With only two weeks before the general election, Democratic city council candidate Allan Jennings has just now begun to regroup in preparation for the Nov. 6 general election.
Although candidates in the boroughs 14 city council races have all felt the effect of the World Trade Center disaster, for Jennings the loss resonated on a level far more personal and profound.
Jennings campaign treasurer and friend, Frank Lin, had just stepped into his office on the 89th floor of the World Trade Center Tower 1 when the first airplane crashed into the floors above him. He remained in the building when it collapsed and is now presumed dead.
Although Jennings won a surprise victory in the Democratic primary for the 28th District seat held by City Councilman Thomas White (D-Jamaica), his campaign has been handicapped not only by the loss of his treasurer and the destruction of his campaign records, but by the need to take time to mourn for Lin.
Jennings story is only the most extreme example of the overwhelming impact the terrorist attacks of Sept. 11 have had on this years historic elections, which will produce an entirely new Queens delegation to the City Council due to term limits.
Even before the Board of Elections postponed the primary election Sept. 11 following the destruction of the World Trade Center, a major change was already underway in how borough voters perceived the election and how candidates conducted their campaigns.
Most borough candidates completely ceased all campaigning between Sept. 11 and the rescheduled primary date of Sept. 25.
After suddenly grinding to a halt, the campaigns only slowly began to remobilize once winners emerged in the primary election.
But candidates offer different perspectives on how profoundly they believe the attacks have altered the city council races.
I dont know if the campaign has changed, said Melinda Katz, a former assemblywoman who won the Democratic primary for the 29th Council District, currently represented by Karen Koslowitz (D-Forest Hills). The needs of the district are always going to be constant in a few respects.
But even among candidates who have not seen fundamental changes in their races since Sept. 11, additional rhetoric and ideas have found their way onto their platforms as a means of addressing the citys new concerns.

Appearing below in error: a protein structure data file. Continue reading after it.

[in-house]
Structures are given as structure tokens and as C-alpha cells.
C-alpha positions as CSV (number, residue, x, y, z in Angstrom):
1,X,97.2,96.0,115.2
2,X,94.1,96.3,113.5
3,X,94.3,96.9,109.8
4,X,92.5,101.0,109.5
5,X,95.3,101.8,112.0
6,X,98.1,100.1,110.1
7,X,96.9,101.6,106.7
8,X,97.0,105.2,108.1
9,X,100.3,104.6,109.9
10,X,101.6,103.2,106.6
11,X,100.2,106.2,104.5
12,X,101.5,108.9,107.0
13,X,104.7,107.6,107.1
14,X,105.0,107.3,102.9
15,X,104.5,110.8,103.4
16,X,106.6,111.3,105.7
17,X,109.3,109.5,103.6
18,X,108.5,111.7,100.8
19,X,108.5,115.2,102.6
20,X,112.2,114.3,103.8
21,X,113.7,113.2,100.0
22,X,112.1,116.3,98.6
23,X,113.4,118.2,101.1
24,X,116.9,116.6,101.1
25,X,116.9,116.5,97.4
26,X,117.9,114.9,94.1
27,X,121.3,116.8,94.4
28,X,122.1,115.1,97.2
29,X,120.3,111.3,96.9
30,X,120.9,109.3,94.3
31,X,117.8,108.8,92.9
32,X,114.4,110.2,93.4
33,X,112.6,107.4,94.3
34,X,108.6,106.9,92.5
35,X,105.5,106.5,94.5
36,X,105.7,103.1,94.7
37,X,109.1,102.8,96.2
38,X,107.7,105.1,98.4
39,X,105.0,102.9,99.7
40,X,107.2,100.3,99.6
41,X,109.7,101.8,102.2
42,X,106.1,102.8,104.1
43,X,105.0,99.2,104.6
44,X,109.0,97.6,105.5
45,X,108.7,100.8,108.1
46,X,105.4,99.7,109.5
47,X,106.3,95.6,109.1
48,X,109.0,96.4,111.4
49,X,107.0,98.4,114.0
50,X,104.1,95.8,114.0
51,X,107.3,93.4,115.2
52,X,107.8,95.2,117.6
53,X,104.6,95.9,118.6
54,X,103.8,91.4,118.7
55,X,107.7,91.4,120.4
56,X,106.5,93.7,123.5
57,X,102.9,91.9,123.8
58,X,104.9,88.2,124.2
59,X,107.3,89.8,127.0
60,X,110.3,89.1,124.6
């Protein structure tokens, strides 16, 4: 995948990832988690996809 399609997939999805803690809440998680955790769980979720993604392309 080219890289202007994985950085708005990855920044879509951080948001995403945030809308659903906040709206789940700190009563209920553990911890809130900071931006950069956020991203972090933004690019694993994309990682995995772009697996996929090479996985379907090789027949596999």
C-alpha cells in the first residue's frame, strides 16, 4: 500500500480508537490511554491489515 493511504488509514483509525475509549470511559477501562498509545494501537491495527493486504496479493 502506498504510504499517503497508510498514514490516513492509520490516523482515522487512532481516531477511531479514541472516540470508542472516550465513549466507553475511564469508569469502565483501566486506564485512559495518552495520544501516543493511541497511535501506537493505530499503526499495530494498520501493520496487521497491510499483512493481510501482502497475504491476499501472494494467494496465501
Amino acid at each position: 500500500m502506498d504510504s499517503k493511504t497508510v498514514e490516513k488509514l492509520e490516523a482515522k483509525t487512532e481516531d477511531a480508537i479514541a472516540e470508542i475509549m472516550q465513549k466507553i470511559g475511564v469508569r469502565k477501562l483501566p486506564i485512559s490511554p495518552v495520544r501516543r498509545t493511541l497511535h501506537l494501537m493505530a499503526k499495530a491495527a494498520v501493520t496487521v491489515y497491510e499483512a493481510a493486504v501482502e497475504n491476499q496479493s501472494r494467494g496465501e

Any council member coming into office now should be able to deal with the safety aspect of the city, Katz said. Also the issue of rebuilding the city.
John Liu, the Democratic candidate in the race to succeed City Councilwoman Julia Harrison (D-Flushing), believes the significance of local issues has only been magnified in the past five weeks.
The issues that I spoke about before any of this happened are just that much more important, because they really speak to the way of life that we all enjoy here and that we sometimes take for granted, he said.
Other candidates contend the events of Sept. 11 placed a greater burden on the shoulders of prospective members of City Council since they will be guiding the city through war and a massive rebuilding effort.
These are different times, and Sept. 11 really changed the dynamics of the race, said Dennis Gallagher, the Republican candidate to replace Tom Ognibene (R-Middle Village) as the city council representative in the 30th Council District. Theyre looking for somebody whos strong, somebody who has experience and somebody who has the leadership to make sure that we all get through these very trying times.
For Gallagher, the new atmosphere has buoyed his campaign with an added impetus.
This motivated me, Gallagher said. I realized that this job that Im about to undertake is not just a job, its a calling.
But for those like Jennings who were more directly affected by the tragedy, the campaign trail is proving to be trying.
The motivation is just different, Jennings said. I won the election, and people ask me, You dont look happy, you dont look excited. Its like a bittersweet victory.
Reach reporter Dustin Brown by e-mail at Timesledger@aol.com or call 229-0300, Ext. 154.
©2001 Community News Group
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